15 terms

Chapter 23

Julius Nyerere
President of Tanzania who advocated an African form of socialism
a social policy or racial segregation involving political and economic and legal discrimination against non-whites
Haile Selassie
emperor of Ethiopia
Patrice Lumumba
the first prime minister of the Congo and also helped the Congo gain independence from Belgium; he was liked by the Congolese but not by the U.S. and the government and he was quickly imprisoned and murdered
Organization of African Unity, promoted cooperation among members, supported independence and sough peaceful settlements of disputes
National Liberation Front -- underground movement by Algerian Muslims to gain independence from France.
Nelson Mandela
South African statesman who was released from prison to become the nation's first democratically elected president in 1994 (born in 1918)
founder of Ghana's independence, Ghana's First President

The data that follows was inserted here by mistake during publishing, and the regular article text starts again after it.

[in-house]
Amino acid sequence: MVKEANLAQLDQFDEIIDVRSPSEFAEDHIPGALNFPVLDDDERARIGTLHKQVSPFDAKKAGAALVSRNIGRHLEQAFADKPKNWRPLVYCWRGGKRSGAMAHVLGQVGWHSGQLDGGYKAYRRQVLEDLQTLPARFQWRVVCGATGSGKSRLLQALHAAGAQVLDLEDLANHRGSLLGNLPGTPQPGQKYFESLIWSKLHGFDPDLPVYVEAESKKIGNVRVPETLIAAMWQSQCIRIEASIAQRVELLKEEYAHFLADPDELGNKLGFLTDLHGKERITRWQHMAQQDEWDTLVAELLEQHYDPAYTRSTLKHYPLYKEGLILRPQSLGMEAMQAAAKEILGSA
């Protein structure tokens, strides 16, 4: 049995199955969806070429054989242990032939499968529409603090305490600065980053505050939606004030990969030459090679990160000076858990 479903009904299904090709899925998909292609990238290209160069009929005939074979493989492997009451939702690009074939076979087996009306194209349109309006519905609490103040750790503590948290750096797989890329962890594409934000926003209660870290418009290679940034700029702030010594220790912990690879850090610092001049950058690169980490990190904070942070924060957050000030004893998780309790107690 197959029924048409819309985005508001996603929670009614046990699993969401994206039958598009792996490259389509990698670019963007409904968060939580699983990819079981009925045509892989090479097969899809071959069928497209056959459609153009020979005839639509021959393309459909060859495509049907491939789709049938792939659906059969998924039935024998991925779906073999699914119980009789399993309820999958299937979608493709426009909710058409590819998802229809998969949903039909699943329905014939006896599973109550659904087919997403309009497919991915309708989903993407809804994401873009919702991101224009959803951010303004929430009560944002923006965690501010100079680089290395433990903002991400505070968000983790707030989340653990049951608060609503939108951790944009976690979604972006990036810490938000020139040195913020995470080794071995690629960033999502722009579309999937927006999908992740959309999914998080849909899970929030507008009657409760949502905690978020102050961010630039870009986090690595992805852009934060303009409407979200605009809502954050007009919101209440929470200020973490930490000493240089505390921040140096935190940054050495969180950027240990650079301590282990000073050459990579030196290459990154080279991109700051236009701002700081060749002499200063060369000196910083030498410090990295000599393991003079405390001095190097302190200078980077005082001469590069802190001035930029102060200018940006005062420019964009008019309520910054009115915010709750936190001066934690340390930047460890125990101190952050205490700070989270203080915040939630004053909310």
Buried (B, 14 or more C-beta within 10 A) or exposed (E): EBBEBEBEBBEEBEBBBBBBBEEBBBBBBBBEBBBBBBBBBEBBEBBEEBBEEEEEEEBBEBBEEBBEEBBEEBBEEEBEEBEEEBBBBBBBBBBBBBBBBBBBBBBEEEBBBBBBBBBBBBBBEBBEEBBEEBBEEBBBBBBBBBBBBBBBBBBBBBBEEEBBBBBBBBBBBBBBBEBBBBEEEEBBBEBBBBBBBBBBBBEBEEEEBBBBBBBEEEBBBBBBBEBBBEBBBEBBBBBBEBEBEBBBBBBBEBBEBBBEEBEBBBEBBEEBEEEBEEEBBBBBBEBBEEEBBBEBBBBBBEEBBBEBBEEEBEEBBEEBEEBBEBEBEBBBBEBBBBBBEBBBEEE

Muammar al-Gadhafi
dictator of libya
General Joseph Mobutu
The leader who changed the name of his country to Zaire; when he was overthrown it became the Democratic Republic of Congo.
Jomo Kenyatta
A nationalist leader who fought to end oppressive laws against Africans; later became the first Prime Minister of Kenya
Mau Mau
a violent movement against European settlers that eventually led to Kenya's decolonization from Britain
Ian Smith
Rhodesian statesman who declared independence of Zimbabwe from Great Britain (born in 1919)
South Africans descended from Dutch and French settlers of the seventeenth century. Their Great Trek founded new settler colonies in the nineteenth century. Though a minority among South Africans, they held political power after 1910. (735)
African National Congress
An organization dedicated to obtaining equal voting and civil rights for black inhabitants of South Africa. Founded in 1912 as the South African Native National Congress, it changed its name in 1923. Eventually brought equality (809)